DCA is an organic compound, and a byproduct of TCE (trichloroethylene), a chemical that has been a concern in the development of cancer. In January 2007, researchers at the University of Alberta published a study in the journal Cancer Cell suggesting that DCA showed promise in shrinking tumors in lab rats as well as inhibiting growth of cultured human cancer cells. They hypothesized that DCA may be able to change cancer cells back to normal ones by switching them from the aberrant energy pathways they rely on to those used by normal cells.
The most important thing you should know about DCA is that it hasn’t yet been tested in humans, and we don’t even know if it is safe, much less effective as a cancer treatment. Despite all the hype and the researchers’ assertions that DCA may be able to make an easy transition from the laboratory to the clinic, I’m skeptical. In his blog on the subject, Len Lichtenfeld, M.D., deputy chief medical officer of the American Cancer Society, notes that, "Nothing in translation from the (lab) bench to the bedside is easy." Dr. Lichtenfeld also points out that although reports about DCA have claimed that it is safe, that is not really the case. It has been shown to have potentially dangerous side effects when used for other non-cancer-related conditions. In fact, when added to drinking water, DCA caused liver cancer in laboratory mice.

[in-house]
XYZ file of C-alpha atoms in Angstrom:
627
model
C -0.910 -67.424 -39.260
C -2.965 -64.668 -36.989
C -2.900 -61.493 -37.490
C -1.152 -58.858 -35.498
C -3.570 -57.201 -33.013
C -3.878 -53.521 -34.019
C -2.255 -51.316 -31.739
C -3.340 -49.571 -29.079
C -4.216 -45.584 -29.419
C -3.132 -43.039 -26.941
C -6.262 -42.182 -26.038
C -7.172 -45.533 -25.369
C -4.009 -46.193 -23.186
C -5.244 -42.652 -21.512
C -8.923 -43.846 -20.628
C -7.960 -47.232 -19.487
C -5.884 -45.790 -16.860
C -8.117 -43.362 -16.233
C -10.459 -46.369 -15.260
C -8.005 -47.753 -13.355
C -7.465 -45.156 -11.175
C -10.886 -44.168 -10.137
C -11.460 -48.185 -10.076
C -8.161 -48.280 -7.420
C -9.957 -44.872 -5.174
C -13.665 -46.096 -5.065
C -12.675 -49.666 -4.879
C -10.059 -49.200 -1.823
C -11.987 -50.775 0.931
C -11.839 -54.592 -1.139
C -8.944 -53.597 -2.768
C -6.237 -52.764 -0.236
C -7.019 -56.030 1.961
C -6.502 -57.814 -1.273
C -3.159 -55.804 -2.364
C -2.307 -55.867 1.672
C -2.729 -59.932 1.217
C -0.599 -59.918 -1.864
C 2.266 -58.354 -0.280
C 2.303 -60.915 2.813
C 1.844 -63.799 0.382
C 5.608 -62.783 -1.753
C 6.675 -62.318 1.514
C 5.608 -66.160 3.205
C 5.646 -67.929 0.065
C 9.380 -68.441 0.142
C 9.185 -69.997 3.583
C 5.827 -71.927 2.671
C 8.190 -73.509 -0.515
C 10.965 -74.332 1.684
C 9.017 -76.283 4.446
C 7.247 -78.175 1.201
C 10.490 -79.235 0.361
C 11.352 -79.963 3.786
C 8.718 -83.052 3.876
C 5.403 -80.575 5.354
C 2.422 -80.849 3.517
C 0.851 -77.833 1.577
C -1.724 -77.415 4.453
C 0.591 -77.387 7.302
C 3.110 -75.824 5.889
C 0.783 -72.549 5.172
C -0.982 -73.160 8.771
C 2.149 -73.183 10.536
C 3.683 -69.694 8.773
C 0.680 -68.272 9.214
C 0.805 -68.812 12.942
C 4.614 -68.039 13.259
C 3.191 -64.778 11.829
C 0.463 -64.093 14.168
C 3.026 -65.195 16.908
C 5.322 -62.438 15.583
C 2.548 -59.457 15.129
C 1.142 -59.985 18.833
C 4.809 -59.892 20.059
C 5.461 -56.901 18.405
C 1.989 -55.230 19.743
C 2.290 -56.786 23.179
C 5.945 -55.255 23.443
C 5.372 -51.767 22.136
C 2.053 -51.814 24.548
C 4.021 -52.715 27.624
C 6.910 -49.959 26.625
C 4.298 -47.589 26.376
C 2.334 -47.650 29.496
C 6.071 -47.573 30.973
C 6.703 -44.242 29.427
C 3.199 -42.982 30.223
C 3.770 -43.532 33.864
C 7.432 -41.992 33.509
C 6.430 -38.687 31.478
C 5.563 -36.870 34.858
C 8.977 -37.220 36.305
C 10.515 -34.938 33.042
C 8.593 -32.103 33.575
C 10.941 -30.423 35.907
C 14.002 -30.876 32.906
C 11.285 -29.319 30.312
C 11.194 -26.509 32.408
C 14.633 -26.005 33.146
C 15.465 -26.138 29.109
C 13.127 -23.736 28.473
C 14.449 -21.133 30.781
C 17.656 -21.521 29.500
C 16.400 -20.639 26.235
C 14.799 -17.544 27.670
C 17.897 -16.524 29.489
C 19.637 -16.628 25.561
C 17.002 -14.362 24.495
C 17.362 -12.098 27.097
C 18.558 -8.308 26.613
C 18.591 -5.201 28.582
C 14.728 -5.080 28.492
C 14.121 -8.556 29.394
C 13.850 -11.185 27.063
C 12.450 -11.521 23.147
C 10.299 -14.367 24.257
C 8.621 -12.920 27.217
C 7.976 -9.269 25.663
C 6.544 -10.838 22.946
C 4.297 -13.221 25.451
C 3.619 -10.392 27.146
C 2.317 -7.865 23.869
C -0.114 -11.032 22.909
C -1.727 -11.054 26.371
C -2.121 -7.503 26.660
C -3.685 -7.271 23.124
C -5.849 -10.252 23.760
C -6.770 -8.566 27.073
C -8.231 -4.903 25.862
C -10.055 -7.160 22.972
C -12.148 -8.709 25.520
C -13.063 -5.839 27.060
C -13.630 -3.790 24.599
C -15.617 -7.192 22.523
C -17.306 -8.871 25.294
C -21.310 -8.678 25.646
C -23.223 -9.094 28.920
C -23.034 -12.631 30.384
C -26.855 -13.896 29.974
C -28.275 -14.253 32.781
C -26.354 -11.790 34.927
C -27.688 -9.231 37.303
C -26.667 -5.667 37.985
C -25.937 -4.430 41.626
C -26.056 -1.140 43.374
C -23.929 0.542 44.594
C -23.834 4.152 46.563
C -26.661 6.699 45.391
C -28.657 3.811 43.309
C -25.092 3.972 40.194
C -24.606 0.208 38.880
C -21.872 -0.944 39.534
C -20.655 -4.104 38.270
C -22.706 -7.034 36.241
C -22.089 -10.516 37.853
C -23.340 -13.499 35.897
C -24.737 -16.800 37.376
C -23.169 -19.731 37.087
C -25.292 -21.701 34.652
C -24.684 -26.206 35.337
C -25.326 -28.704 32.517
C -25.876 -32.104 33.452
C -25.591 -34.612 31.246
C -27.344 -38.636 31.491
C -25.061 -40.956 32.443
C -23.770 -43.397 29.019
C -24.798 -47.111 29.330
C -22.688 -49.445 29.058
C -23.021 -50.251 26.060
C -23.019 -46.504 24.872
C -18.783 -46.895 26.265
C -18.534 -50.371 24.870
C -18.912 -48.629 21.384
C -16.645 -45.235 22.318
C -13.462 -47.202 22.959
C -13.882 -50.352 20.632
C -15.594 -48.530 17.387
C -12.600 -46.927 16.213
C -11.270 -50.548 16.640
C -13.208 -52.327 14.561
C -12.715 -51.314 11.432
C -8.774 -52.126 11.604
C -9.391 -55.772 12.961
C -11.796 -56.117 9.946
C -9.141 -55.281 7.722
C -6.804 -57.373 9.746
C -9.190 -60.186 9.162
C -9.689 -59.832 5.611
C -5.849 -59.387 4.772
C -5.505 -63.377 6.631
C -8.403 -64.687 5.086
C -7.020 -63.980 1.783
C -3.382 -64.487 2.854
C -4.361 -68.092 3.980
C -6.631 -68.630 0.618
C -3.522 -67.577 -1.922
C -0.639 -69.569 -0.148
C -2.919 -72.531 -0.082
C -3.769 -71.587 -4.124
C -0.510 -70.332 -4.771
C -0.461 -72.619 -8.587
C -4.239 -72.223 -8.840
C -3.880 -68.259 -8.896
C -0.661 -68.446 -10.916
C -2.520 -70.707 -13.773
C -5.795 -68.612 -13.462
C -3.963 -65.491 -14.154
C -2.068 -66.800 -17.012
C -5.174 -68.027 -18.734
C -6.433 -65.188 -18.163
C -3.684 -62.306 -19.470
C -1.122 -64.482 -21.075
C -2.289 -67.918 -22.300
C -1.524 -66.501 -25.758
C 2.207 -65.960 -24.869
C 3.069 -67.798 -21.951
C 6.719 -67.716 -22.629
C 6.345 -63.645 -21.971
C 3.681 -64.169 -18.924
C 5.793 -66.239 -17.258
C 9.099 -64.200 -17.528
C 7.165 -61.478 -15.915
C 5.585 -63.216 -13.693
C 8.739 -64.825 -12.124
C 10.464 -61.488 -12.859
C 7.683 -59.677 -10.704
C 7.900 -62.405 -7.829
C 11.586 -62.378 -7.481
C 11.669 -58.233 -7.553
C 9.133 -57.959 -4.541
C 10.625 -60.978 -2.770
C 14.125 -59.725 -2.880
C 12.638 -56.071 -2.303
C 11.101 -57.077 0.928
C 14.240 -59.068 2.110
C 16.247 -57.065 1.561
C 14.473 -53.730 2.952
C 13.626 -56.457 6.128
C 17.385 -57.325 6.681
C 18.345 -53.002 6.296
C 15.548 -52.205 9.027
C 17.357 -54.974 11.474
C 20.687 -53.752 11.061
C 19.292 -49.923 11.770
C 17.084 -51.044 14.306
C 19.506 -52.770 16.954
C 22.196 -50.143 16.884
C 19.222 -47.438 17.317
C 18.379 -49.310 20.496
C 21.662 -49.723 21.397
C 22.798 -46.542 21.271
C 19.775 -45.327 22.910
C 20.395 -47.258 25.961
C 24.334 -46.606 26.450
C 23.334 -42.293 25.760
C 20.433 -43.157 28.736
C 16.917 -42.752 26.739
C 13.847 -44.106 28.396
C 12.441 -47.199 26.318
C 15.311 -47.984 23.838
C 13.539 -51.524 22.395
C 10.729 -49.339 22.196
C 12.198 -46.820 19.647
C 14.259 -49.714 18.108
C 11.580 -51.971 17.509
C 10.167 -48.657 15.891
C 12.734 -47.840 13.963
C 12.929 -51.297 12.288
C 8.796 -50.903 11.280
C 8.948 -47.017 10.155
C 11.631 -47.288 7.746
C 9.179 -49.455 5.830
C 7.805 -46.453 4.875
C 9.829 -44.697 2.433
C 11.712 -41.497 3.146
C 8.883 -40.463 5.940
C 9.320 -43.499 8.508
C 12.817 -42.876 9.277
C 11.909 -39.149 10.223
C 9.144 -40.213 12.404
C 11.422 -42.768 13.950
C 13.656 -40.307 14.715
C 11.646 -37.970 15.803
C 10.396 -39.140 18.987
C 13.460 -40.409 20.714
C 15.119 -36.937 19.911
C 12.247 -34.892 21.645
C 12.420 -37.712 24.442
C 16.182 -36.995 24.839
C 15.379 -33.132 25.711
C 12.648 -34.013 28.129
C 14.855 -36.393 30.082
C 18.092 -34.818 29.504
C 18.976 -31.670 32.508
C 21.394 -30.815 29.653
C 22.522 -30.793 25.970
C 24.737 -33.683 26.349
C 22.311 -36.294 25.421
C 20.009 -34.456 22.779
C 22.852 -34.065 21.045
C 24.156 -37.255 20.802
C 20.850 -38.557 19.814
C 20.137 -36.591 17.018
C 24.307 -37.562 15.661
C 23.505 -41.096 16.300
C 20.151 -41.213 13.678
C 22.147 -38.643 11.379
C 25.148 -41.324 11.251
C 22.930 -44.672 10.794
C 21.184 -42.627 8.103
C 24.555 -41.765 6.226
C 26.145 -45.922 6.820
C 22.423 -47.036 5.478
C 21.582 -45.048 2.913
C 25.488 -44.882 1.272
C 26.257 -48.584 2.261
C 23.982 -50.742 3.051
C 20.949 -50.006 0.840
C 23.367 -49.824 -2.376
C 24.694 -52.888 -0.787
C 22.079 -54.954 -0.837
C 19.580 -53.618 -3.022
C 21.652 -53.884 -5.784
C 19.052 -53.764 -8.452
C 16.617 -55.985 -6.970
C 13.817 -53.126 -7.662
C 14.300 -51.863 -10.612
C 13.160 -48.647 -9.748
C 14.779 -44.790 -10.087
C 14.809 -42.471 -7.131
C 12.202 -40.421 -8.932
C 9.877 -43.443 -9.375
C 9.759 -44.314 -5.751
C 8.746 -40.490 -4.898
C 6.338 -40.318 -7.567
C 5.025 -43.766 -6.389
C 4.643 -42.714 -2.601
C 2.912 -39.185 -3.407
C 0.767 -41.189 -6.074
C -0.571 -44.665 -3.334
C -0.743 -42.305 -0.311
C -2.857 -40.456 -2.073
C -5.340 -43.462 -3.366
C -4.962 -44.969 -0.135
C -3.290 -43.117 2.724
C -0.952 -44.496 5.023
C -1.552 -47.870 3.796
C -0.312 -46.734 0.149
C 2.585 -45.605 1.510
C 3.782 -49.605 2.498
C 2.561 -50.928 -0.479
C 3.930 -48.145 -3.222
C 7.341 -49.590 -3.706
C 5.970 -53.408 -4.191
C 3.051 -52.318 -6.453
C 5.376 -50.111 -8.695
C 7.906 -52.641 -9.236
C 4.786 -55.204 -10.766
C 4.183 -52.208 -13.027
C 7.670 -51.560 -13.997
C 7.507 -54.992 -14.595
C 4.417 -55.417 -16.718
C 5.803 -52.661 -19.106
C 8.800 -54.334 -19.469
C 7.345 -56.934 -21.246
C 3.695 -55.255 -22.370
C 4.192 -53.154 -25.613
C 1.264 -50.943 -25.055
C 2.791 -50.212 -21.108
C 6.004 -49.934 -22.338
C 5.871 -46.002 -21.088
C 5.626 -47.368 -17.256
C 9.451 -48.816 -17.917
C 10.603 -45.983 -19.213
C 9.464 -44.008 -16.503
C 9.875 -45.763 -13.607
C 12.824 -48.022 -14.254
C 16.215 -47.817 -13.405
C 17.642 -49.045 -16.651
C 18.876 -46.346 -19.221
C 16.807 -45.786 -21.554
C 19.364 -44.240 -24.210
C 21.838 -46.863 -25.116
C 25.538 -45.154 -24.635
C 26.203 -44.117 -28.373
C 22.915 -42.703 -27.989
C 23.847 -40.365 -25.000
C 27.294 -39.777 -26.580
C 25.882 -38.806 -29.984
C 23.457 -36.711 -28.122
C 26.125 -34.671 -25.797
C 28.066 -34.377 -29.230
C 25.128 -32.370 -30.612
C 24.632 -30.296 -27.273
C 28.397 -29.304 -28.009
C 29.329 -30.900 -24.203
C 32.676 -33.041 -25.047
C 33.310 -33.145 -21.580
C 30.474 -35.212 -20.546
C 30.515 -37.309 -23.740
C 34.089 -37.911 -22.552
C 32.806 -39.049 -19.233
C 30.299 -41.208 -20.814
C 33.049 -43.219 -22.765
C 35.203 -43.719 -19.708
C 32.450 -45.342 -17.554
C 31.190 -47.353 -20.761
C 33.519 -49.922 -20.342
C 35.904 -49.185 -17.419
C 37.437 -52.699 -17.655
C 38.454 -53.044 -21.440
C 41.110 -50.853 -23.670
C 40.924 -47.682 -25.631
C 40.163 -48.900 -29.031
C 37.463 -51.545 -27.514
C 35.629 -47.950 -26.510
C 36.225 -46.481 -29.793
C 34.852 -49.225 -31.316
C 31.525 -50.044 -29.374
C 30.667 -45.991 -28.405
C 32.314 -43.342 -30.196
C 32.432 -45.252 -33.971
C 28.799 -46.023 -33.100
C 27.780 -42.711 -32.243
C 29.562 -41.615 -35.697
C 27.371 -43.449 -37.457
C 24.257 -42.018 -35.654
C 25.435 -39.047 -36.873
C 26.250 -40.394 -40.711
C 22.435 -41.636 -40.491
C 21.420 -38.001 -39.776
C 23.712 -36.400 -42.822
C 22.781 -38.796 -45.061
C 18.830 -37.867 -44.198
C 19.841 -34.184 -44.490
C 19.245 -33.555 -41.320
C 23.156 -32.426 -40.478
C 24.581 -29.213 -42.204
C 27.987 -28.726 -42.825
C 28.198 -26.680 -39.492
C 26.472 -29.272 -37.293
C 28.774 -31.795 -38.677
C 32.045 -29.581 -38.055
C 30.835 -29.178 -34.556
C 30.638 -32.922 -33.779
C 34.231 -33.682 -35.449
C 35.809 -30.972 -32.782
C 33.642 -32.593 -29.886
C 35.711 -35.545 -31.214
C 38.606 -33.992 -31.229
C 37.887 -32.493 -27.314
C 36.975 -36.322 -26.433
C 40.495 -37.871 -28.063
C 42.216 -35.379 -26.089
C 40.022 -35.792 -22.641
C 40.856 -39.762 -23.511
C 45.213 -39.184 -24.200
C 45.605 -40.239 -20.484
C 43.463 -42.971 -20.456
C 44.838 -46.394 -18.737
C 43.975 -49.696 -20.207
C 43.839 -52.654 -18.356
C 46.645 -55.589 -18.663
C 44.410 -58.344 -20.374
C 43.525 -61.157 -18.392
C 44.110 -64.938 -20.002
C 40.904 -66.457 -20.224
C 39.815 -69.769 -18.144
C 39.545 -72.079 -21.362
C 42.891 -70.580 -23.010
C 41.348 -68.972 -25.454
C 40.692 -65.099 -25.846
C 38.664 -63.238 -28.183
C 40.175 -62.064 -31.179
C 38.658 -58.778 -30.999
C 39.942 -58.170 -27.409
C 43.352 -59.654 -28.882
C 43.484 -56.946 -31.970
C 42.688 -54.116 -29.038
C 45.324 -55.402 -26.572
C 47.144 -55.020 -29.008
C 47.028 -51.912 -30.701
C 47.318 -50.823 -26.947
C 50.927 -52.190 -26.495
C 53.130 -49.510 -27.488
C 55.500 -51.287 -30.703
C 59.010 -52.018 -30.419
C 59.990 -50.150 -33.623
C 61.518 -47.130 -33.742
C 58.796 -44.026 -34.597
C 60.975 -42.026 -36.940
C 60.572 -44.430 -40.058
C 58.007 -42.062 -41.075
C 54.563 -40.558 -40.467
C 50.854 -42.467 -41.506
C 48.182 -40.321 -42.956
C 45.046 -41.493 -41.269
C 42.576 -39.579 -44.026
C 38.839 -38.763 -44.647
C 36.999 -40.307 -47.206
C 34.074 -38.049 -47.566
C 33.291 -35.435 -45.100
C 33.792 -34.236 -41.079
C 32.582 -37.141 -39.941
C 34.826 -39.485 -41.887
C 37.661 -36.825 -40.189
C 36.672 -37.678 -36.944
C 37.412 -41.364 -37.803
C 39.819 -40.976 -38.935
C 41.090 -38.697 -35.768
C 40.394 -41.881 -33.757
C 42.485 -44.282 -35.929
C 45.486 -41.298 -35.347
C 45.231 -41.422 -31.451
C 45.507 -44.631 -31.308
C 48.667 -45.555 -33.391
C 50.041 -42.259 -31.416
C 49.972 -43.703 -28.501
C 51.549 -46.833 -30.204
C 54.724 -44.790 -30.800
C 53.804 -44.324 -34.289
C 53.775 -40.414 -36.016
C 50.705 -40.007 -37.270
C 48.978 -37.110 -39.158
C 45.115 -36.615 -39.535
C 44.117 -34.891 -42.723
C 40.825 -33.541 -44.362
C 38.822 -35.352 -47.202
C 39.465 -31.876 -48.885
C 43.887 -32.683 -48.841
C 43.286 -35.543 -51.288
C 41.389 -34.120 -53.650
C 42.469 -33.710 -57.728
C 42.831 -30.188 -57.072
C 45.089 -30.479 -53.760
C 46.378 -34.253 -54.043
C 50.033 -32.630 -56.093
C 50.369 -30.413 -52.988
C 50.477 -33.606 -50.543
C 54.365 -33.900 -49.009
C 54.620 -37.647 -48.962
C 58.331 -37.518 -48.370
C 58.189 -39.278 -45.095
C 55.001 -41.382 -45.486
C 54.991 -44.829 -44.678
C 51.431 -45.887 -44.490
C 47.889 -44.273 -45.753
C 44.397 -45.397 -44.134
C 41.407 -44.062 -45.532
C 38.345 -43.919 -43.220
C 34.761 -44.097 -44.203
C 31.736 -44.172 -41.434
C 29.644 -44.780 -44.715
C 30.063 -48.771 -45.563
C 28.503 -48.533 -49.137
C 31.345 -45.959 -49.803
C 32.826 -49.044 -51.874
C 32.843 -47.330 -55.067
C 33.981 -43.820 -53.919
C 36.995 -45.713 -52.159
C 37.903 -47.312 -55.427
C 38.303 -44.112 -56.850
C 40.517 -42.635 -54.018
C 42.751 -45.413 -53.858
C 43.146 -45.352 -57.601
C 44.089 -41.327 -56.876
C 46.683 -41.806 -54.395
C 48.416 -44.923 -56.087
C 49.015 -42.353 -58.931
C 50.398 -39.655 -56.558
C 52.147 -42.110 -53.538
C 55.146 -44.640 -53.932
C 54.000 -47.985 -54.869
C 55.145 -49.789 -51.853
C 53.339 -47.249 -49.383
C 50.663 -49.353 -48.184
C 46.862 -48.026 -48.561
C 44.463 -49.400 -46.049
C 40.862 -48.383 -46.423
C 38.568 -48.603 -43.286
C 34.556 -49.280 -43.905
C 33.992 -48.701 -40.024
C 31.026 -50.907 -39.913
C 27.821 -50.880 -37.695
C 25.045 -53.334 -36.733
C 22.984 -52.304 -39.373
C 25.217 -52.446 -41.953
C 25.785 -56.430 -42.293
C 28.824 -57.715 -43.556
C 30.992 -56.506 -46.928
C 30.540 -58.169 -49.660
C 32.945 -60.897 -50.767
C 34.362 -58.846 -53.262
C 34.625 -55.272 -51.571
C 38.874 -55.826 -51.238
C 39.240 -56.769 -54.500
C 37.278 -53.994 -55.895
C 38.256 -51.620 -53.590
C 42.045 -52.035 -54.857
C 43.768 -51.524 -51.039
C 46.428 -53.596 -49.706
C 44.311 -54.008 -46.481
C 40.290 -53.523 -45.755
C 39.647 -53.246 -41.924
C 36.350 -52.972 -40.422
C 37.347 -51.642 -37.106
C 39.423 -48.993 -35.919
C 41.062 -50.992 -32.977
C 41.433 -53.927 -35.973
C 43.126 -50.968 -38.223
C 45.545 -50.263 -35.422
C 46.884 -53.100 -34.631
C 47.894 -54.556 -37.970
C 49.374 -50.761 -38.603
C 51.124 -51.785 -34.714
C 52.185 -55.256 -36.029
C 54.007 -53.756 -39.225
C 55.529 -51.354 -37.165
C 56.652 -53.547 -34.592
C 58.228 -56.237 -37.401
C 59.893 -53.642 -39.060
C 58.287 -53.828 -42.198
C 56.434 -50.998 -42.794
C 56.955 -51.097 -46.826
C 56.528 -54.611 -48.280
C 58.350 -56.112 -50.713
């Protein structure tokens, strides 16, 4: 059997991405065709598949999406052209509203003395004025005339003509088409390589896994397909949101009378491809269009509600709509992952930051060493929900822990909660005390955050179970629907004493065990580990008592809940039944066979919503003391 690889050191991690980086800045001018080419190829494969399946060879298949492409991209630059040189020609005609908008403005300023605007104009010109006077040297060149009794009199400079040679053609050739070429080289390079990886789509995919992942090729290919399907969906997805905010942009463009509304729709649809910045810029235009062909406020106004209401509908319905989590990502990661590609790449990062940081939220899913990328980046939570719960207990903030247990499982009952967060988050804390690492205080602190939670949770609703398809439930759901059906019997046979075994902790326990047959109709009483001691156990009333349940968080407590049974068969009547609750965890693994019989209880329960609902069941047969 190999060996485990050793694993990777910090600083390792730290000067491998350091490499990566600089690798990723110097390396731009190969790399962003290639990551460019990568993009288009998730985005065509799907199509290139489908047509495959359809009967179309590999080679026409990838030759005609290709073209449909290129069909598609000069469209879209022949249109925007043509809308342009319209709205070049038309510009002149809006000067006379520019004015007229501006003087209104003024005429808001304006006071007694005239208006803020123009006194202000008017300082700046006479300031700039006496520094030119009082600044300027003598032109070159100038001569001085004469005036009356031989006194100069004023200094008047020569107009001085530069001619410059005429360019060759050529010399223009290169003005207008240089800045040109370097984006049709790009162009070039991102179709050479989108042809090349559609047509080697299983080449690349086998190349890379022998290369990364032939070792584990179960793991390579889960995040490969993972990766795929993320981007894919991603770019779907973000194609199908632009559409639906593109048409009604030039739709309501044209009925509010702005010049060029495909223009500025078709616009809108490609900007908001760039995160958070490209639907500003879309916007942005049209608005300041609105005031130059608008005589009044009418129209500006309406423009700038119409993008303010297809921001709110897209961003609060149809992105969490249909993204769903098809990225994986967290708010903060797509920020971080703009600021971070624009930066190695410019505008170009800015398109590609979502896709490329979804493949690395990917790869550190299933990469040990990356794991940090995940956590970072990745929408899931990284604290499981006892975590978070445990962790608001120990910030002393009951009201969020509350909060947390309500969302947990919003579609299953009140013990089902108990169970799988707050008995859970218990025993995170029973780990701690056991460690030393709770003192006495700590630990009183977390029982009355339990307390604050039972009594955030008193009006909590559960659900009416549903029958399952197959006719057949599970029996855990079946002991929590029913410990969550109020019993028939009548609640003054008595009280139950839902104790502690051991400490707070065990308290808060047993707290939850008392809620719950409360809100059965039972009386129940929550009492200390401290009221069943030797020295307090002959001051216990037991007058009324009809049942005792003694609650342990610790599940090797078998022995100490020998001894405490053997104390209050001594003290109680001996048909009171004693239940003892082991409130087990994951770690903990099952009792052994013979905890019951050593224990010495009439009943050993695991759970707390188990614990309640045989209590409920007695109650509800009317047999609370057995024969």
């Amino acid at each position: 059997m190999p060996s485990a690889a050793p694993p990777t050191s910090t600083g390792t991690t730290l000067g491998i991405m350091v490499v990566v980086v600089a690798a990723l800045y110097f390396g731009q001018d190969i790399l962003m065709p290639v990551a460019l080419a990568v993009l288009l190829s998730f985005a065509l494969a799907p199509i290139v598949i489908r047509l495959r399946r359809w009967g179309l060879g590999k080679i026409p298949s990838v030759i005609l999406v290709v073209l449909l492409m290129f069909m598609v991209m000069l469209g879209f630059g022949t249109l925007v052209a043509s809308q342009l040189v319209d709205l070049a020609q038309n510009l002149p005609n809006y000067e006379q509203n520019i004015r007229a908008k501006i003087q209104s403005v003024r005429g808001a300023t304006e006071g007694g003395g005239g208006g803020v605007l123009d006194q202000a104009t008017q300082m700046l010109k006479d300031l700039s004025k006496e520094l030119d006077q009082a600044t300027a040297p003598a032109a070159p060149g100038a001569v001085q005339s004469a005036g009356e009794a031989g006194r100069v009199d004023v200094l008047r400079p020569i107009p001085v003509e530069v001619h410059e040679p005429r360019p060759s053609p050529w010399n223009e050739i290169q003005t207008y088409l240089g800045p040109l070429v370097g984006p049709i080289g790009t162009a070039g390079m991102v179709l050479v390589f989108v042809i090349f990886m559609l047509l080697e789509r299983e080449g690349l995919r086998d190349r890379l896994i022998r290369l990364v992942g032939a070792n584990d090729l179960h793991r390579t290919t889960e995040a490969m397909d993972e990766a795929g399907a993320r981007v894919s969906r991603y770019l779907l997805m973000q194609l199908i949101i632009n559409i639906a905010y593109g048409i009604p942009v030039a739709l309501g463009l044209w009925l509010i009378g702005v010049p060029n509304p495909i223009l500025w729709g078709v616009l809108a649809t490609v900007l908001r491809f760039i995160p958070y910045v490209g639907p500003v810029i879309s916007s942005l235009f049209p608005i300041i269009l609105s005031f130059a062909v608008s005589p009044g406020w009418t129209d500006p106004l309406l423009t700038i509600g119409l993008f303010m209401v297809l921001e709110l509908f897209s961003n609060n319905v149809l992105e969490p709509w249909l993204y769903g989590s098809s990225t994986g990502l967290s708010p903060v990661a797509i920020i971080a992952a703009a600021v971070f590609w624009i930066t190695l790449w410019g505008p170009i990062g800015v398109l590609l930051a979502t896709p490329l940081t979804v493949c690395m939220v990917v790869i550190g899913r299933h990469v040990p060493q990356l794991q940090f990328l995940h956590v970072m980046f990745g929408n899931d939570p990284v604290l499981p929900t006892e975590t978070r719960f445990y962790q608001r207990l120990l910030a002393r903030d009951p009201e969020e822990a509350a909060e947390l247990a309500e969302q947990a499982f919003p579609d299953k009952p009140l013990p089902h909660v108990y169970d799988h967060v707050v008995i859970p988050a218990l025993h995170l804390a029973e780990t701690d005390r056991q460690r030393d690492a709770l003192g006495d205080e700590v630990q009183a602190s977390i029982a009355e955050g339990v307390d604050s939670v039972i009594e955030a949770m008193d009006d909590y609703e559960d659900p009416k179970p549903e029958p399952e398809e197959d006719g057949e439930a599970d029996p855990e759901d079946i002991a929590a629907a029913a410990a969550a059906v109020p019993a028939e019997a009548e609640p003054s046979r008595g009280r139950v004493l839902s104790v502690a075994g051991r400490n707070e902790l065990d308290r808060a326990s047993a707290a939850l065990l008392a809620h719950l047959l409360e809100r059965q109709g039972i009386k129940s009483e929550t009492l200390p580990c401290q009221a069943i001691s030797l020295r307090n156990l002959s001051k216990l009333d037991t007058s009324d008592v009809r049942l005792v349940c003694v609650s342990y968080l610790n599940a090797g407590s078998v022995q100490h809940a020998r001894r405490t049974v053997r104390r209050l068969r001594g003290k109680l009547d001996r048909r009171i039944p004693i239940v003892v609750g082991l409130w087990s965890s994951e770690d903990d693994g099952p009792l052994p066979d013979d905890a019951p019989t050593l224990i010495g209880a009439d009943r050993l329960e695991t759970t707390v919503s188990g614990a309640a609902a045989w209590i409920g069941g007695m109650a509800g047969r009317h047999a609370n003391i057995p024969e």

We’ll learn more about DCA as a cancer treatment from newly-launched Canadian clinical trials that will attempt to determine whether the substance is effective in shrinking tumors, whether it can be used safely in humans at the doses needed for effectiveness and whether there are critical doses or methods of administration to achieve anti-cancer effects.
As Dr. Lichtenfeld went on to say, "It is way too soon to know whether this is a cancer treatment breakthrough or an urban legend or something in between." I do not advise using DCA at all until we know more about it.
Andrew Weil, M.D.